Top 10 Tips For Business Success in 2011
The most successful businesses regularly review where they are heading and what they need to do to reach their goals.
From my experience working with franchise businesses, I’ve drafted the following tips to consider when planning to help your business
go from strength to strength this year and beyond.
1. Plan your success from day one – All successful businesses, no matter how big or small, need a good business plan. Yet
many Australian business owners do not have one. A business plan is essentially the blue print for prosperity and growth,
taking into account all the variables and external factors which affect your business to help owners make the best
long-term decisions. When setting your business goals, make them clear, measurable and time specific. Consider
current market conditions and who you are competing with for your customers’ attention. This is where speaking to a
local professional with an understanding of your business environment can really be beneficial.
2. Manage your cash flow – Cash flow is probably the single biggest challenge for franchise businesses. To be successful,
you need to balance the cash flowing in and out. Review your cashflow forecast with a best and worst case scenario and
work out whether you have reserve funds or need to borrow. If you need extra cash, ensure you discuss the timing of
repayments as well as the amount, to best match expected cashflow. Also consider the different types of finance available,
including loans, overdrafts and leasing.
3. Interest rate management – With interest rates forecast to rise further in 2011, consider an interest rate
management strategy such as refinancing or consolidating business loans, fixing interest rates on outstanding loans or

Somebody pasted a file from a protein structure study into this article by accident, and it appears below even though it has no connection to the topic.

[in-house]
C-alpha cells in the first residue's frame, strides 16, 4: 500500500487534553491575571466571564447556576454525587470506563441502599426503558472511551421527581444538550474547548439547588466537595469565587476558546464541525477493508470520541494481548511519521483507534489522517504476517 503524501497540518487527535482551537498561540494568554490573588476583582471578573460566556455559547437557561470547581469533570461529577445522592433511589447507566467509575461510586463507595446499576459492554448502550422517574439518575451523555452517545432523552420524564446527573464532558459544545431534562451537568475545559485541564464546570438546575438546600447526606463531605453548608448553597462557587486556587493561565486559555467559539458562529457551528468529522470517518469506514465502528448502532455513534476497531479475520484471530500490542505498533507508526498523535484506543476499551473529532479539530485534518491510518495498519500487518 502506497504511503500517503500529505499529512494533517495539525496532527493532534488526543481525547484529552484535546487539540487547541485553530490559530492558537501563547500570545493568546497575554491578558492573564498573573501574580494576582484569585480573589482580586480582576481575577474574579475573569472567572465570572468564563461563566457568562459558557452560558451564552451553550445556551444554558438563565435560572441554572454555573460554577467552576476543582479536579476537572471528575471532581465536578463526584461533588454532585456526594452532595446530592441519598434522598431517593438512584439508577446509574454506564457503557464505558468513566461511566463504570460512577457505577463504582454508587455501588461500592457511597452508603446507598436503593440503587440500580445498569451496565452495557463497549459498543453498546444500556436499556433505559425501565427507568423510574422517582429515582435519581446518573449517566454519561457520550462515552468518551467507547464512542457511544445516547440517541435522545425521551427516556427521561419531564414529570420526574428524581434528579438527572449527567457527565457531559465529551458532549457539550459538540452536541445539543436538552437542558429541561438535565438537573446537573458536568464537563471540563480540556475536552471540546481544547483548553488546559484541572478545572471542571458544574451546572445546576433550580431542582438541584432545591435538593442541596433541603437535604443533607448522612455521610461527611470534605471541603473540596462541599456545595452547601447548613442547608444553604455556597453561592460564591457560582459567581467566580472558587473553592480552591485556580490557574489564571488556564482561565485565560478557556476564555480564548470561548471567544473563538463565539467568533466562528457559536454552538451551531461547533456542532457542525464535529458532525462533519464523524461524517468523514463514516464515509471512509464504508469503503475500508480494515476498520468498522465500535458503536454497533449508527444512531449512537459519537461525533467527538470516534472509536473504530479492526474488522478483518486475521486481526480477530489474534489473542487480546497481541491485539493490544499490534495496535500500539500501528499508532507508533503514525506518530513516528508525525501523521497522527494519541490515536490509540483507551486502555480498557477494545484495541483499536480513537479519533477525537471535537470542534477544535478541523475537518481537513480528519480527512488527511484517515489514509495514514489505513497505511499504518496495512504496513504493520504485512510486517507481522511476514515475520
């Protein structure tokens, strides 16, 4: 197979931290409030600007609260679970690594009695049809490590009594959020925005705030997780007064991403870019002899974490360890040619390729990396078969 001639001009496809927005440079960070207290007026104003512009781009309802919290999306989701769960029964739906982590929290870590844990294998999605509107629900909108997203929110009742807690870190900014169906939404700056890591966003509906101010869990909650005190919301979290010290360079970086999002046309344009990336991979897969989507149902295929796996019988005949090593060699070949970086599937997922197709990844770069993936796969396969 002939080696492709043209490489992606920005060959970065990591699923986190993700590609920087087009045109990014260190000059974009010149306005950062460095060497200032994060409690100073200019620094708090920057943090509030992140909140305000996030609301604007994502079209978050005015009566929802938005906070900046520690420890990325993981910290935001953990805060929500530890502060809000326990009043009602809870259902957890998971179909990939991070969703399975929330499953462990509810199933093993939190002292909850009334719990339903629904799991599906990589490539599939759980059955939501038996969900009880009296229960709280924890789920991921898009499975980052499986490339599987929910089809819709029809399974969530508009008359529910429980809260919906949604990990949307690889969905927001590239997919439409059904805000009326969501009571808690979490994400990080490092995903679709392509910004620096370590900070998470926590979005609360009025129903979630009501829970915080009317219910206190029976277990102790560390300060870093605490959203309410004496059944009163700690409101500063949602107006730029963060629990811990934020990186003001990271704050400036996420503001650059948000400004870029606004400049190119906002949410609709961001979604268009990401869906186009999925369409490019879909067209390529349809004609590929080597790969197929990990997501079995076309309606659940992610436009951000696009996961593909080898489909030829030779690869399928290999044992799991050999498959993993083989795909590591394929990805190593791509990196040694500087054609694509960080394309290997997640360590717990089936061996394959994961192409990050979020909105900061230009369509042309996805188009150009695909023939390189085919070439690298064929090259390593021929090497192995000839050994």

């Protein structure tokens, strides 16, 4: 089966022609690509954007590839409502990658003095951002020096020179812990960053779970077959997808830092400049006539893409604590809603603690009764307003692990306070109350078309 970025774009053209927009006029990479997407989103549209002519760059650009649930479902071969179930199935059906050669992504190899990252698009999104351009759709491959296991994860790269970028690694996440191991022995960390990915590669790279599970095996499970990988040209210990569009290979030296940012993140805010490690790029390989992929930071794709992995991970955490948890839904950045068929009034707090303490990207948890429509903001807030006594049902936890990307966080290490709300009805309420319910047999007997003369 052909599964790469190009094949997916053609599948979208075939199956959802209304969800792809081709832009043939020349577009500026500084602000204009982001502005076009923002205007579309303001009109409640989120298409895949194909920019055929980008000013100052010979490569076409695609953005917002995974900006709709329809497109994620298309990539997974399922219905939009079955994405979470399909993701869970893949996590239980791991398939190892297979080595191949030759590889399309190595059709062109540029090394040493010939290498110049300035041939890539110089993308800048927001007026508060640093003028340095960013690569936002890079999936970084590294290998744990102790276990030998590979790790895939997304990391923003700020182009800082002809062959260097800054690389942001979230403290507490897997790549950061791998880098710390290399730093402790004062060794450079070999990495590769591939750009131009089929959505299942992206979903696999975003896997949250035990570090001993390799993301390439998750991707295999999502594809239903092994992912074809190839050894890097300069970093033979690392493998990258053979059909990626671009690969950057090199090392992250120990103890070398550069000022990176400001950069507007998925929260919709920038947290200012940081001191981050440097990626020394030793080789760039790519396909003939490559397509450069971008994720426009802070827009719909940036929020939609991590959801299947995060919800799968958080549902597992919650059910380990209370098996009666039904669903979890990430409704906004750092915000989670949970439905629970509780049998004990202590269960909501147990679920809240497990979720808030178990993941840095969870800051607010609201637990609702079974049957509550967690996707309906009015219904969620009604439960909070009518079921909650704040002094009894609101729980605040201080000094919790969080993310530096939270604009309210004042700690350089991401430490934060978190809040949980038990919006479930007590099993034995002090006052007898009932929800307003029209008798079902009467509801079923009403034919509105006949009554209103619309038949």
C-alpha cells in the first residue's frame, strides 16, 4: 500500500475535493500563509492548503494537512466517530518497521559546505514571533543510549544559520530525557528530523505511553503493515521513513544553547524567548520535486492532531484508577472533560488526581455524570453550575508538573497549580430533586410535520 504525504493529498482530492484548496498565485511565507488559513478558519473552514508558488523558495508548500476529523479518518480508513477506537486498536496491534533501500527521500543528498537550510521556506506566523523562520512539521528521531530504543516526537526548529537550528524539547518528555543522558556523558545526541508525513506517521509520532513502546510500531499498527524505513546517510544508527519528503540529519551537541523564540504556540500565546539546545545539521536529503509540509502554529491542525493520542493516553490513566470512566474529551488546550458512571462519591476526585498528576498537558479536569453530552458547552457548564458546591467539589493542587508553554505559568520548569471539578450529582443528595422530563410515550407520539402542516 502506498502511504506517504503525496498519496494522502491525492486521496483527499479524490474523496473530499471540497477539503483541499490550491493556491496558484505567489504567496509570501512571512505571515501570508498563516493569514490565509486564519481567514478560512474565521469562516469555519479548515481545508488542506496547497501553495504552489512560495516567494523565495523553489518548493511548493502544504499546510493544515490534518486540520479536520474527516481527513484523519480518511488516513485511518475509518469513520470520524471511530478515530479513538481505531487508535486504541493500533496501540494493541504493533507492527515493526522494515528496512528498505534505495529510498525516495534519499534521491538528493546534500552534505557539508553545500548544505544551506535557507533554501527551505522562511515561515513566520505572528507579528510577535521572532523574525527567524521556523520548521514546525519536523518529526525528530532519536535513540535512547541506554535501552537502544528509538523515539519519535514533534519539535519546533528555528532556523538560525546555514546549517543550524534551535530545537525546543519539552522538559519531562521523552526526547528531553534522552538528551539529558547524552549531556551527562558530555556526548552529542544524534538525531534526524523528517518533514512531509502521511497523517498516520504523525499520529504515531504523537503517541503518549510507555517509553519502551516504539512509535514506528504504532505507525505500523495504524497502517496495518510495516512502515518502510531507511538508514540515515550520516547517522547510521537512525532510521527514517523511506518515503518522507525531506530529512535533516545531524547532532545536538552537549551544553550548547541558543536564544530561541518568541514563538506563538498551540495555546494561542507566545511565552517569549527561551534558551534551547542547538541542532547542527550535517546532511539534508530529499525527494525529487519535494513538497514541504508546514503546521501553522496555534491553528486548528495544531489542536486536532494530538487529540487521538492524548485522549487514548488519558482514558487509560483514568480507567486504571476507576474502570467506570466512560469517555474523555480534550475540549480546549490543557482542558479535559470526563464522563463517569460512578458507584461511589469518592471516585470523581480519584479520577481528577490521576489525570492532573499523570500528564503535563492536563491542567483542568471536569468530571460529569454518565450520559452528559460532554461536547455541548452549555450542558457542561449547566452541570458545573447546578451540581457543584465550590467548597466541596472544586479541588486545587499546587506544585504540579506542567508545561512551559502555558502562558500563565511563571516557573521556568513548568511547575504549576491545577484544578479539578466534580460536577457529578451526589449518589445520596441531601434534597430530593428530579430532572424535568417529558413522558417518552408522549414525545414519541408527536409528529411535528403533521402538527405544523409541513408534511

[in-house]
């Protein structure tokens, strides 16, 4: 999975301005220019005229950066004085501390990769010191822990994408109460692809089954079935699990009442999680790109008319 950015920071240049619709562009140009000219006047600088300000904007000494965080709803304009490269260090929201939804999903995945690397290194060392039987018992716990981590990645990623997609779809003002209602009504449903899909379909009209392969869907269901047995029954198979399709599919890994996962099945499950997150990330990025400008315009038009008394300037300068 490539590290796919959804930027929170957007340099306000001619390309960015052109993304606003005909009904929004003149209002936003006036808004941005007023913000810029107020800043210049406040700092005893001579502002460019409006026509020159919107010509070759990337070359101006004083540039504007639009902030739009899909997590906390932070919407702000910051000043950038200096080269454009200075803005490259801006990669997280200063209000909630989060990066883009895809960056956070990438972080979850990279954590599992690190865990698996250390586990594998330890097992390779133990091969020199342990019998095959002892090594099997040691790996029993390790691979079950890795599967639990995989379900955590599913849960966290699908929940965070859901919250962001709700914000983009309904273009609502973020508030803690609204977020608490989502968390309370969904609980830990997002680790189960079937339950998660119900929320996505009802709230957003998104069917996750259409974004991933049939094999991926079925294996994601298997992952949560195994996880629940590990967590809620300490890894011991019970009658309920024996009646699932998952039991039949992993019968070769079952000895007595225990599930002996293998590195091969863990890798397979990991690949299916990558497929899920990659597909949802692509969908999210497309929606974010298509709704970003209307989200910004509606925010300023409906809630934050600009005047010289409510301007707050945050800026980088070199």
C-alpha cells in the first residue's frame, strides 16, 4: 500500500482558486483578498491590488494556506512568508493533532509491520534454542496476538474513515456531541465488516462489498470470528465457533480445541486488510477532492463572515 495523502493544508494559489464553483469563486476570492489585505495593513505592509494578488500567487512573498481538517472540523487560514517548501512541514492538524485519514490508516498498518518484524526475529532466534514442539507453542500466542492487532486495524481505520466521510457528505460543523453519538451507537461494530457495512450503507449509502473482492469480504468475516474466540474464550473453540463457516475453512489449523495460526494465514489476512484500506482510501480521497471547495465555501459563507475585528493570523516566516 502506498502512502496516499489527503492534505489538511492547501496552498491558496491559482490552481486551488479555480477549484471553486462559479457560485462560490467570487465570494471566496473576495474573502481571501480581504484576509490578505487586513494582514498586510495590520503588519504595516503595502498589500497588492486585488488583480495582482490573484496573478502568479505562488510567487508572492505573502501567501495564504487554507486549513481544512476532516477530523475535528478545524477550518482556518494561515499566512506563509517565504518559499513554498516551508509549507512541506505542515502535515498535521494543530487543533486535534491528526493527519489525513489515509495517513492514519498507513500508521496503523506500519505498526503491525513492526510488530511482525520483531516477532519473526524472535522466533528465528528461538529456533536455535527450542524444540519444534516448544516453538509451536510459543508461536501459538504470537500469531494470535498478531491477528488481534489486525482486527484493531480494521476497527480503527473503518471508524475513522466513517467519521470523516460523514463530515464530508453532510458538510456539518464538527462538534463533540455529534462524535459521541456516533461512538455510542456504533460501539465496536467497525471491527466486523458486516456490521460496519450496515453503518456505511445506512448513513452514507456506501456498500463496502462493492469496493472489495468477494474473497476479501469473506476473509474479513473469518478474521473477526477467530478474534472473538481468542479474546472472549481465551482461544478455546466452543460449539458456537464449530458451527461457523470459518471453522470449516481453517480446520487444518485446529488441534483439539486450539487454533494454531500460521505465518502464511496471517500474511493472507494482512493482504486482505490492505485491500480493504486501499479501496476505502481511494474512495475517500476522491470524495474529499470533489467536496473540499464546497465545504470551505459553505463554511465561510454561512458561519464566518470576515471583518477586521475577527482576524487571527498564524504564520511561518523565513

repaying debt to reduce your exposure. Your local professional will be able to advise you as to the suitability of these
strategies for your business.
4. Consider investment strategies to maximise surplus funds – While the cost to borrow may rise, so may the
returns on investment. If you have extra cash, ensure it is working for you by effectively offsetting it against debt
or putting it in a high interest account. These accounts can be either at-call, if you are not sure when you may need to
access your money, or better still locked away until known future payments or cashflow events occur.
5. Talk to your accountant – Manage your tax effectively and communicate regularly with your accountant about
the tax implications of the year to date. Don’t wait until June or you may limit your options.
6. Protect your assets – Take out adequate insurance cover. If something unexpected happens, your business and
your loved ones need to be able to be provided for. You can never plan for the unexpected and this will help you sleep
better at night.
7. Develop a succession strategy – Prepare for selling or passing the business onto future generations, or to manage
unexpected events. This may include diversifying your personal assets aside from the business. An effective
succession plan is critical to the long-term success and sustainability of any business. Some small and family-owned